Like other Beneteaus, the 40.1 has plenty of headroom and large, open saloon. Unlike most Beneteaus, however, the galley is amidships to starboard and is C-shaped, a spacious plan with plenty of counter space for use at anchor or dockside. Underway, the cook may want a safety belt. There are good grab points overhead and beside the companionway. The countertops include tall, strong fiddles that will also make useful handholds.

There’s plenty of stowage inside the engineered-wood Alpi cabinets, which carry a dark walnut or light oak surface finish. The overall interior appearance is modern, simple and clean. Plentiful hatches overhead and fixed ports in the topsides flood the space with ambient light.

Both the forward and aft sleeping cabins provide easy access to spacious berths. The aft cabin and saloon both open to a large, bright head compartment with a separate shower lined with the same Alpi material as the rest of the interior. There’s a nav table aft to port with panel space for electronics, and a U-shaped dinette just forward of that.


On a breezy day in smooth water, the Beneteau 40.1 was exceptionally easy to handle, steadily returning 7.5 knots of boatspeed close-hauled in 15 knots of wind. On reaches, we topped 8 knots. A Beneteau representative explained that the double-chined hull submerges as a V shape when heeled, resulting in straight tracking. Whatever the cause, the helm stayed nearly neutral on all the courses as well as in the puffs while still returning gentle feedback that made steering a pleasure.

Tacking angles on this freshly launched boat measured about 90 degrees. I believe that could be improved with a bit of rig tuning or a more efficient battened mainsail. Overall, the 40.1 was fast and fun to sail.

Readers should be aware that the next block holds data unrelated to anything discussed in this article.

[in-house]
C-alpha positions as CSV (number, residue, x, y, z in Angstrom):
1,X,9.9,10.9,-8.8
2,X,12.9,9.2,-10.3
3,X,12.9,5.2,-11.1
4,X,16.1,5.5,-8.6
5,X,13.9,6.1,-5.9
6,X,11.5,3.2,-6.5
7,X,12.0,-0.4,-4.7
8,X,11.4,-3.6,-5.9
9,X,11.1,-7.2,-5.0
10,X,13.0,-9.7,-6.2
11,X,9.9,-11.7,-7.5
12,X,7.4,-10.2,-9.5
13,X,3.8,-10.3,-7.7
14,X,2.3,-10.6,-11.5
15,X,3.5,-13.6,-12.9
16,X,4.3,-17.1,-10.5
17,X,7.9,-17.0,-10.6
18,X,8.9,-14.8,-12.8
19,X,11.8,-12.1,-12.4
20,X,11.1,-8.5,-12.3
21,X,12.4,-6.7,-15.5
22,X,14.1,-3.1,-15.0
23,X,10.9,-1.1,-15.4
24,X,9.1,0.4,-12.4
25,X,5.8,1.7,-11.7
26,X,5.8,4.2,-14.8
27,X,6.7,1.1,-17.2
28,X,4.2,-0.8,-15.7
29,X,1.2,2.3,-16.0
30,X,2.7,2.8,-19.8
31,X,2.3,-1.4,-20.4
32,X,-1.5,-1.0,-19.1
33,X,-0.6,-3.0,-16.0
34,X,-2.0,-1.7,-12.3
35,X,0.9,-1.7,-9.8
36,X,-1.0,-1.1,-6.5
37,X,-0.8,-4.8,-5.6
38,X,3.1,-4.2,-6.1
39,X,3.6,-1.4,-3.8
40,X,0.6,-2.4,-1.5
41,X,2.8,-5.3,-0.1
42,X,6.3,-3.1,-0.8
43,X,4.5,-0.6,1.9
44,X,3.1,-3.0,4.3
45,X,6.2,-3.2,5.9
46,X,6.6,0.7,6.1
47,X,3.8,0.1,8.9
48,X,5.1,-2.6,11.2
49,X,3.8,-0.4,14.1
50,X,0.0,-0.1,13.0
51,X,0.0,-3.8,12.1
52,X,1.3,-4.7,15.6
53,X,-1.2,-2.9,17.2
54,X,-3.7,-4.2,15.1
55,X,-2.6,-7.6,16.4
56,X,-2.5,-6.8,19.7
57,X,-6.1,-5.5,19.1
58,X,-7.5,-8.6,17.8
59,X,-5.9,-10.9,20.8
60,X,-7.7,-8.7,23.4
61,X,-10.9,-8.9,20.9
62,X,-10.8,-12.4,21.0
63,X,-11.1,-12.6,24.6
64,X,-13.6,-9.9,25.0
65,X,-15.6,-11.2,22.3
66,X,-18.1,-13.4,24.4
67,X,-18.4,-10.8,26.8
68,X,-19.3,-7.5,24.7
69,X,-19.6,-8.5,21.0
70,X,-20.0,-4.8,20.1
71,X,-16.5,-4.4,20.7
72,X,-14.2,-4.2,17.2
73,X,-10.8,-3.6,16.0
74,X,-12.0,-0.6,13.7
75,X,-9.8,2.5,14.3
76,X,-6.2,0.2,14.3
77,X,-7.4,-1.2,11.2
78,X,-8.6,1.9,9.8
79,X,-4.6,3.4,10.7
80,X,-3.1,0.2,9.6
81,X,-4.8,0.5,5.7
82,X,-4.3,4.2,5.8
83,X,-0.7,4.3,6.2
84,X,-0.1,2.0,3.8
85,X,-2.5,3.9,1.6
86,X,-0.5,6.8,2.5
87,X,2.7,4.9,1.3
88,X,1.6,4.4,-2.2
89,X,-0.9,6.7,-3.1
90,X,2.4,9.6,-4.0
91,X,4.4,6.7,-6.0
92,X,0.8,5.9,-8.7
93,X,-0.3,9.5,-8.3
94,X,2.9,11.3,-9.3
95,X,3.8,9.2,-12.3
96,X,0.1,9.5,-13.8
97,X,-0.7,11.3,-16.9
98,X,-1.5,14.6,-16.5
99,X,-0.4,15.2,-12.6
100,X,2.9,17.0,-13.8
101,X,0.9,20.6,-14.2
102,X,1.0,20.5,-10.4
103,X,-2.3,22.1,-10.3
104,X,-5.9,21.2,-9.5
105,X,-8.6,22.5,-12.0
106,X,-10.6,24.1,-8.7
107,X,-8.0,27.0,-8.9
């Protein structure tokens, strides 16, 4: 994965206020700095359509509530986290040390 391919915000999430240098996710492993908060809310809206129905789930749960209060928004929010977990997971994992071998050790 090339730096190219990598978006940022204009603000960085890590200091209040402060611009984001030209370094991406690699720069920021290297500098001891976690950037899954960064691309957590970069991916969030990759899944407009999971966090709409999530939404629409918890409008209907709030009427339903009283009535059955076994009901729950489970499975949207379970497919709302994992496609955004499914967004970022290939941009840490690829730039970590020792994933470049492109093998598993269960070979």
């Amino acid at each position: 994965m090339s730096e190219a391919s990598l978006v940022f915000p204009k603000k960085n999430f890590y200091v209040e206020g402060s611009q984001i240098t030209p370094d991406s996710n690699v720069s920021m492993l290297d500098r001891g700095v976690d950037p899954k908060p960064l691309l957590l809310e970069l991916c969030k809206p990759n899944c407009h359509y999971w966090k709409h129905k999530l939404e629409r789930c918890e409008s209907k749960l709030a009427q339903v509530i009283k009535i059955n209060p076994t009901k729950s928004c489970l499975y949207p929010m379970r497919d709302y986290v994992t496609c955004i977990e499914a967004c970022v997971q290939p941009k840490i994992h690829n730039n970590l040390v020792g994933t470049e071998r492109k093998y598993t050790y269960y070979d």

Mechanical locomotion comes from a quiet Yanmar shaft drive. Maintenance access under the steps and through side panels is good. At a normal cruise setting of 2,400 rpm, I measured 7.5 knots. With the throttle wide open we achieved hull speed, just over 8 knots.

The turning circle was startlingly tight—about one boatlength—and just short of inducing whiplash. In reverse, the 40.1 handled perfectly as we moved backward in a straight line with no tendency to “kick” to one side.

The Beneteau 40.1 is quite maneuverable and goes exactly where you point it, either ahead or in reverse. Our test boat had a bow thruster, which is always a nice addition for sailors who need to thread through crowded marinas or want truly simple handling alongside a fuel dock.


The Beneteau 40.1 is a fine sailing, thoughtfully designed mid-size cruiser-racer from the largest sailboat builder in the world. By choosing your trim, rigging and electronics option packages, you can create anything from a friendly family-style boat to an enthusiastic racer with this versatile platform. 



LOA 42ft 3in

LWL 38ft 5in

BEAM 13ft 9in

DRAFT 5ft 6in (shoal); 7ft 5in (performance)


BALLAST 4,930lb

SAIL AREA 790ft2 (100% FT)


ENGINE 45hp Common Rail

Ballast Ratio 28

SA/D Ratio 19

D/L Ratio 139

What do these ratios mean? Visit

DESIGNER Marc Lombard/Nauta

BUILDER Beneteau, St. Gilles-Croix-de-Vie, France

U.S. Distributor Beneteau America, Annapolis, MD,

PRICE $251,100 (base) at time of publication

May 2021